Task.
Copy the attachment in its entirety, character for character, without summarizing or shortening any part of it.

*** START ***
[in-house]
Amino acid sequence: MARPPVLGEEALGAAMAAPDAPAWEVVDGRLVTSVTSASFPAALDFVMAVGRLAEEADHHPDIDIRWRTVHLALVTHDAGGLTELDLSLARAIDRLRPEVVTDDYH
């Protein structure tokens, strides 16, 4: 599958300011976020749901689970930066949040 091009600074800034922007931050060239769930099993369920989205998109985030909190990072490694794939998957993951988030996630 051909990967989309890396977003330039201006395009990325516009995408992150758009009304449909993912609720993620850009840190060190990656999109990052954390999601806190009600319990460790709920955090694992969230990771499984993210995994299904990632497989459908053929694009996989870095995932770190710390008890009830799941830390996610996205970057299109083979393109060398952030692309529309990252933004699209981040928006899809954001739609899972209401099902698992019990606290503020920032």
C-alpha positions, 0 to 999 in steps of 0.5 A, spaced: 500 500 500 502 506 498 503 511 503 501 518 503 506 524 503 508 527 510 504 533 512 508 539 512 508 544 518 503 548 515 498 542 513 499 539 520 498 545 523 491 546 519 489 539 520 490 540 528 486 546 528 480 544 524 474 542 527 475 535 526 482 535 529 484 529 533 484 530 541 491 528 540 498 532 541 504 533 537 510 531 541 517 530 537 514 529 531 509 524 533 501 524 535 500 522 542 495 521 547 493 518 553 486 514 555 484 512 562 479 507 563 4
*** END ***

[in-house]
Amino acid sequence: MARPPVLGEEALGAAMAAPDAPAWEVVDGRLVTSVTSASFPAALDFVMAVGRLAEEADHHPDIDIRWRTVHLALVTHDAGGLTELDLSLARAIDRLRPEVVTDDYH
């Protein structure tokens, strides 16, 4: 599958300011976020749901689970930066949040 091009600074800034922007931050060239769930099993369920989205998109985030909190990072490694794939998957993951988030996630 051909990967989309890396977003330039201006395009990325516009995408992150758009009304449909993912609720993620850009840190060190990656999109990052954390999601806190009600319990460790709920955090694992969230990771499984993210995994299904990632497989459908053929694009996989870095995932770190710390008890009830799941830390996610996205970057299109083979393109060398952030692309529309990252933004699209981040928006899809954001739609899972209401099902698992019990606290503020920032």
C-alpha positions, 0 to 999 in steps of 0.5 A, spaced: 500 500 500 502 506 498 503 511 503 501 518 503 506 524 503 508 527 510 504 533 512 508 539 512 508 544 518 503 548 515 498 542 513 499 539 520 498 545 523 491 546 519 489 539 520 490 540 528 486 546 528 480 544 524 474 542 527 475 535 526 482 535 529 484 529 533 484 530 541 491 528 540 498 532 541 504 533 537 510 531 541 517 530 537 514 529 531 509 524 533 501 524 535 500 522 542 495 521 547 493 518 553 486 514 555 484 512 562 479 507 563 4